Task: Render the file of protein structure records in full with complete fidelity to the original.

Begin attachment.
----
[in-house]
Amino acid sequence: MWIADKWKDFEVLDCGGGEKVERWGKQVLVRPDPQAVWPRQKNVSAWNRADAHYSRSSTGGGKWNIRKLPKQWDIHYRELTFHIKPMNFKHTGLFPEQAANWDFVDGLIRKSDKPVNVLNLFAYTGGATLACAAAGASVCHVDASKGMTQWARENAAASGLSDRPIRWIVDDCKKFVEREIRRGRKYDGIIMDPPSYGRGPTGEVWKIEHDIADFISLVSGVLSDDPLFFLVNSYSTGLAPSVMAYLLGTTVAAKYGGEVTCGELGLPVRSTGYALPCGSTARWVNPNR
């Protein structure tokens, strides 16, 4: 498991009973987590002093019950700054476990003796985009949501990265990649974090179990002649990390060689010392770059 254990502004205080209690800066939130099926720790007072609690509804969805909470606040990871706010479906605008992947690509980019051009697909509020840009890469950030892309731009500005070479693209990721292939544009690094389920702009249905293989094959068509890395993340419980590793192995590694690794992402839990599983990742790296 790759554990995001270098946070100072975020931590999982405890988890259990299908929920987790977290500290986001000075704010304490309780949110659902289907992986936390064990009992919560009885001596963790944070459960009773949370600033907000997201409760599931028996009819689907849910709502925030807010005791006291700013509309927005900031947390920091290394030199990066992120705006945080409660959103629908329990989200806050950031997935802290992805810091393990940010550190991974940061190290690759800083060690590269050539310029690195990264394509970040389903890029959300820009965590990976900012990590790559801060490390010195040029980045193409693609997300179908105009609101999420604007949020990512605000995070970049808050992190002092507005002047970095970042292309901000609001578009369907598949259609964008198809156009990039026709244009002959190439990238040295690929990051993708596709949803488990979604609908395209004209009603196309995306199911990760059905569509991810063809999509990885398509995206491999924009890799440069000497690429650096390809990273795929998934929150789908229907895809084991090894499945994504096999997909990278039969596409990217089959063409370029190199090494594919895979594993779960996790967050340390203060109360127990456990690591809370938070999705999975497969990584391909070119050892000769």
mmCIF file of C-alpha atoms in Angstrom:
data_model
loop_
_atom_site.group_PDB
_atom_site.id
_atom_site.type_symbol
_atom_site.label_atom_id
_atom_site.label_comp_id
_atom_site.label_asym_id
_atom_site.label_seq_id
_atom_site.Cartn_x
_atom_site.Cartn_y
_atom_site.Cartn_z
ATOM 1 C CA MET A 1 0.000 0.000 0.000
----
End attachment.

[in-house]
Amino acid sequence: MWIADKWKDFEVLDCGGGEKVERWGKQVLVRPDPQAVWPRQKNVSAWNRADAHYSRSSTGGGKWNIRKLPKQWDIHYRELTFHIKPMNFKHTGLFPEQAANWDFVDGLIRKSDKPVNVLNLFAYTGGATLACAAAGASVCHVDASKGMTQWARENAAASGLSDRPIRWIVDDCKKFVEREIRRGRKYDGIIMDPPSYGRGPTGEVWKIEHDIADFISLVSGVLSDDPLFFLVNSYSTGLAPSVMAYLLGTTVAAKYGGEVTCGELGLPVRSTGYALPCGSTARWVNPNR
């Protein structure tokens, strides 16, 4: 498991009973987590002093019950700054476990003796985009949501990265990649974090179990002649990390060689010392770059 254990502004205080209690800066939130099926720790007072609690509804969805909470606040990871706010479906605008992947690509980019051009697909509020840009890469950030892309731009500005070479693209990721292939544009690094389920702009249905293989094959068509890395993340419980590793192995590694690794992402839990599983990742790296 790759554990995001270098946070100072975020931590999982405890988890259990299908929920987790977290500290986001000075704010304490309780949110659902289907992986936390064990009992919560009885001596963790944070459960009773949370600033907000997201409760599931028996009819689907849910709502925030807010005791006291700013509309927005900031947390920091290394030199990066992120705006945080409660959103629908329990989200806050950031997935802290992805810091393990940010550190991974940061190290690759800083060690590269050539310029690195990264394509970040389903890029959300820009965590990976900012990590790559801060490390010195040029980045193409693609997300179908105009609101999420604007949020990512605000995070970049808050992190002092507005002047970095970042292309901000609001578009369907598949259609964008198809156009990039026709244009002959190439990238040295690929990051993708596709949803488990979604609908395209004209009603196309995306199911990760059905569509991810063809999509990885398509995206491999924009890799440069000497690429650096390809990273795929998934929150789908229907895809084991090894499945994504096999997909990278039969596409990217089959063409370029190199090494594919895979594993779960996790967050340390203060109360127990456990690591809370938070999705999975497969990584391909070119050892000769």
mmCIF file of C-alpha atoms in Angstrom:
data_model
loop_
_atom_site.group_PDB
_atom_site.id
_atom_site.type_symbol
_atom_site.label_atom_id
_atom_site.label_comp_id
_atom_site.label_asym_id
_atom_site.label_seq_id
_atom_site.Cartn_x
_atom_site.Cartn_y
_atom_site.Cartn_z
ATOM 1 C CA MET A 1 0.000 0.000 0.000